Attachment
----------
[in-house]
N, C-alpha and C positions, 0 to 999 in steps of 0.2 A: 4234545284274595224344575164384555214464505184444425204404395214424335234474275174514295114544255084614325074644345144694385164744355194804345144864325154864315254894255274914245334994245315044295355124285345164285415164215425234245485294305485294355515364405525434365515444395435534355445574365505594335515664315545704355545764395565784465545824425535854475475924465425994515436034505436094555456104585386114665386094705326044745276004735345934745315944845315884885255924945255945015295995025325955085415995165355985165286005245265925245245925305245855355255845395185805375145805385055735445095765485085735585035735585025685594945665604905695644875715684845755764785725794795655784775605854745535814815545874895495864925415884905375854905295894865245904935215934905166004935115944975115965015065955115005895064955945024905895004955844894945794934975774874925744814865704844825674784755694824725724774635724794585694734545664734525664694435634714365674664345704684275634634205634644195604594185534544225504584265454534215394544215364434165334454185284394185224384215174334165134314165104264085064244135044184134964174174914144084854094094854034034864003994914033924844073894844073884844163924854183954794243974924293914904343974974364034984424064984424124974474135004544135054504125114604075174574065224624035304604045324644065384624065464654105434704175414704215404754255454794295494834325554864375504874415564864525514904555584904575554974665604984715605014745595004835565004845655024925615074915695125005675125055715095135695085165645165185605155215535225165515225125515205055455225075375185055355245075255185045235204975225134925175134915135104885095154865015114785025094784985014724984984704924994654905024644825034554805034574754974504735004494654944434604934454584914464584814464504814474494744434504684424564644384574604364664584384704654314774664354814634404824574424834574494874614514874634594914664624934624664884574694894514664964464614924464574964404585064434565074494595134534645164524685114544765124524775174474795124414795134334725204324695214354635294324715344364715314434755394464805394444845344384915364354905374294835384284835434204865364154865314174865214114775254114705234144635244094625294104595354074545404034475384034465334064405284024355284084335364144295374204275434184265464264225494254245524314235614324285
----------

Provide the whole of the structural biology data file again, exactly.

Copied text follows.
[in-house]
N, C-alpha and C positions, 0 to 999 in steps of 0.2 A: 4234545284274595224344575164384555214464505184444425204404395214424335234474275174514295114544255084614325074644345144694385164744355194804345144864325154864315254894255274914245334994245315044295355124285345164285415164215425234245485294305485294355515364405525434365515444395435534355445574365505594335515664315545704355545764395565784465545824425535854475475924465425994515436034505436094555456104585386114665386094705326044745276004735345934745315944845315884885255924945255945015295995025325955085415995165355985165286005245265925245245925305245855355255845395185805375145805385055735445095765485085735585035735585025685594945665604905695644875715684845755764785725794795655784775605854745535814815545874895495864925415884905375854905295894865245904935215934905166004935115944975115965015065955115005895064955945024905895004955844894945794934975774874925744814865704844825674784755694824725724774635724794585694734545664734525664694435634714365674664345704684275634634205634644195604594185534544225504584265454534215394544215364434165334454185284394185224384215174334165134314165104264085064244135044184134964174174914144084854094094854034034864003994914033924844073894844073884844163924854183954794243974924293914904343974974364034984424064984424124974474135004544135054504125114604075174574065224624035304604045324644065384624065464654105434704175414704215404754255454794295494834325554864375504874415564864525514904555584904575554974665604984715605014745595004835565004845655024925615074915695125005675125055715095135695085165645165185605155215535225165515225125515205055455225075375185055355245075255185045235204975225134925175134915135104885095154865015114785025094784985014724984984704924994654905024644825034554805034574754974504735004494654944434604934454584914464584814464504814474494744434504684424564644384574604364664584384704654314774664354814634404824574424834574494874614514874634594914664624934624664884574694894514664964464614924464574964404585064434565074494595134534645164524685114544765124524775174474795124414795134334725204324695214354635294324715344364715314434755394464805394444845344384915364354905374294835384284835434204865364154865314174865214114775254114705234144635244094625294104595354074545404034475384034465334064405284024355284084335364144295374204275434184265464264225494254245524314235614324285